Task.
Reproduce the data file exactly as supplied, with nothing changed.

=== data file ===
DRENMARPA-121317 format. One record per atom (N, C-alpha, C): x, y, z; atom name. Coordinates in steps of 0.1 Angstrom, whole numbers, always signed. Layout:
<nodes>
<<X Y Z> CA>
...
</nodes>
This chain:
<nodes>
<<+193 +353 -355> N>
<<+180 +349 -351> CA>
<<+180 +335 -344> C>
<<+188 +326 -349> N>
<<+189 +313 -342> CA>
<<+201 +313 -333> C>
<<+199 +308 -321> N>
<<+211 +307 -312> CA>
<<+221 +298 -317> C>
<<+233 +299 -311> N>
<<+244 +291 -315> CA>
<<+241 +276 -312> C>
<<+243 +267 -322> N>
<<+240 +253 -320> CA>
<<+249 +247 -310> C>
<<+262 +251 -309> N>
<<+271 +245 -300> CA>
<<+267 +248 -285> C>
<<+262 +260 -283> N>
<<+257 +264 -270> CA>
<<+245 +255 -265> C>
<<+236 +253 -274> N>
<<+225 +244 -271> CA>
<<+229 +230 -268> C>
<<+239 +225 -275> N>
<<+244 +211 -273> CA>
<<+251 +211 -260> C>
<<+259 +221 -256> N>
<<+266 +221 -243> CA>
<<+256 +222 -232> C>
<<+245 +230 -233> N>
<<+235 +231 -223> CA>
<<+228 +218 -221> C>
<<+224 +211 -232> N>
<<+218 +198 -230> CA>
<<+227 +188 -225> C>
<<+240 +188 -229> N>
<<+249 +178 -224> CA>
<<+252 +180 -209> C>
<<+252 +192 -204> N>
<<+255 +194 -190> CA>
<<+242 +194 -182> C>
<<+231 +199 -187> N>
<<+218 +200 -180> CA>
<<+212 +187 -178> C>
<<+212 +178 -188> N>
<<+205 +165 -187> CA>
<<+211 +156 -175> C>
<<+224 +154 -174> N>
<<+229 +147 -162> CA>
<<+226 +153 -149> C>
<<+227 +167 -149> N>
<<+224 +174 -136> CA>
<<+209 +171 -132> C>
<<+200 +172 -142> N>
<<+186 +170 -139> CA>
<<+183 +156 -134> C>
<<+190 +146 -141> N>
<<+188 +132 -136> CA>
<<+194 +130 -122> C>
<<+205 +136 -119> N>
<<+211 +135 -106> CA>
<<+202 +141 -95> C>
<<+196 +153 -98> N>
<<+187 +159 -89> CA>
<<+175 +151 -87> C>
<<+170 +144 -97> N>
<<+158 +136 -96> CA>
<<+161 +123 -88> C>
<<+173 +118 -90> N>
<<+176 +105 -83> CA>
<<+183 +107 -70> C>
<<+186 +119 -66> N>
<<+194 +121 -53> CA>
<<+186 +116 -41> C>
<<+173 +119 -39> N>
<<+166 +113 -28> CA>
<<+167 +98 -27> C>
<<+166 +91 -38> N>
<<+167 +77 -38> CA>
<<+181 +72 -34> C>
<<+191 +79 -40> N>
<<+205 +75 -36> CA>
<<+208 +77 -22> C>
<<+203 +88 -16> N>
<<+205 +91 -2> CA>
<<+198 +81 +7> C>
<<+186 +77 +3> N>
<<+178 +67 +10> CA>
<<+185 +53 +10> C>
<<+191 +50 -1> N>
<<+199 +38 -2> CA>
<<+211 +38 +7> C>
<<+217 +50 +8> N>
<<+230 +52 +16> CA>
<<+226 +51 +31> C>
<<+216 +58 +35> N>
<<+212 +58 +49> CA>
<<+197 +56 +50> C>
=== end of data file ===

DRENMARPA-121317 format. One record per atom (N, C-alpha, C): x, y, z; atom name. Coordinates in steps of 0.1 Angstrom, whole numbers, always signed. Layout:
<nodes>
<<X Y Z> CA>
...
</nodes>
This chain:
<nodes>
<<+193 +353 -355> N>
<<+180 +349 -351> CA>
<<+180 +335 -344> C>
<<+188 +326 -349> N>
<<+189 +313 -342> CA>
<<+201 +313 -333> C>
<<+199 +308 -321> N>
<<+211 +307 -312> CA>
<<+221 +298 -317> C>
<<+233 +299 -311> N>
<<+244 +291 -315> CA>
<<+241 +276 -312> C>
<<+243 +267 -322> N>
<<+240 +253 -320> CA>
<<+249 +247 -310> C>
<<+262 +251 -309> N>
<<+271 +245 -300> CA>
<<+267 +248 -285> C>
<<+262 +260 -283> N>
<<+257 +264 -270> CA>
<<+245 +255 -265> C>
<<+236 +253 -274> N>
<<+225 +244 -271> CA>
<<+229 +230 -268> C>
<<+239 +225 -275> N>
<<+244 +211 -273> CA>
<<+251 +211 -260> C>
<<+259 +221 -256> N>
<<+266 +221 -243> CA>
<<+256 +222 -232> C>
<<+245 +230 -233> N>
<<+235 +231 -223> CA>
<<+228 +218 -221> C>
<<+224 +211 -232> N>
<<+218 +198 -230> CA>
<<+227 +188 -225> C>
<<+240 +188 -229> N>
<<+249 +178 -224> CA>
<<+252 +180 -209> C>
<<+252 +192 -204> N>
<<+255 +194 -190> CA>
<<+242 +194 -182> C>
<<+231 +199 -187> N>
<<+218 +200 -180> CA>
<<+212 +187 -178> C>
<<+212 +178 -188> N>
<<+205 +165 -187> CA>
<<+211 +156 -175> C>
<<+224 +154 -174> N>
<<+229 +147 -162> CA>
<<+226 +153 -149> C>
<<+227 +167 -149> N>
<<+224 +174 -136> CA>
<<+209 +171 -132> C>
<<+200 +172 -142> N>
<<+186 +170 -139> CA>
<<+183 +156 -134> C>
<<+190 +146 -141> N>
<<+188 +132 -136> CA>
<<+194 +130 -122> C>
<<+205 +136 -119> N>
<<+211 +135 -106> CA>
<<+202 +141 -95> C>
<<+196 +153 -98> N>
<<+187 +159 -89> CA>
<<+175 +151 -87> C>
<<+170 +144 -97> N>
<<+158 +136 -96> CA>
<<+161 +123 -88> C>
<<+173 +118 -90> N>
<<+176 +105 -83> CA>
<<+183 +107 -70> C>
<<+186 +119 -66> N>
<<+194 +121 -53> CA>
<<+186 +116 -41> C>
<<+173 +119 -39> N>
<<+166 +113 -28> CA>
<<+167 +98 -27> C>
<<+166 +91 -38> N>
<<+167 +77 -38> CA>
<<+181 +72 -34> C>
<<+191 +79 -40> N>
<<+205 +75 -36> CA>
<<+208 +77 -22> C>
<<+203 +88 -16> N>
<<+205 +91 -2> CA>
<<+198 +81 +7> C>
<<+186 +77 +3> N>
<<+178 +67 +10> CA>
<<+185 +53 +10> C>
<<+191 +50 -1> N>
<<+199 +38 -2> CA>
<<+211 +38 +7> C>
<<+217 +50 +8> N>
<<+230 +52 +16> CA>
<<+226 +51 +31> C>
<<+216 +58 +35> N>
<<+212 +58 +49> CA>
<<+197 +56 +50> C>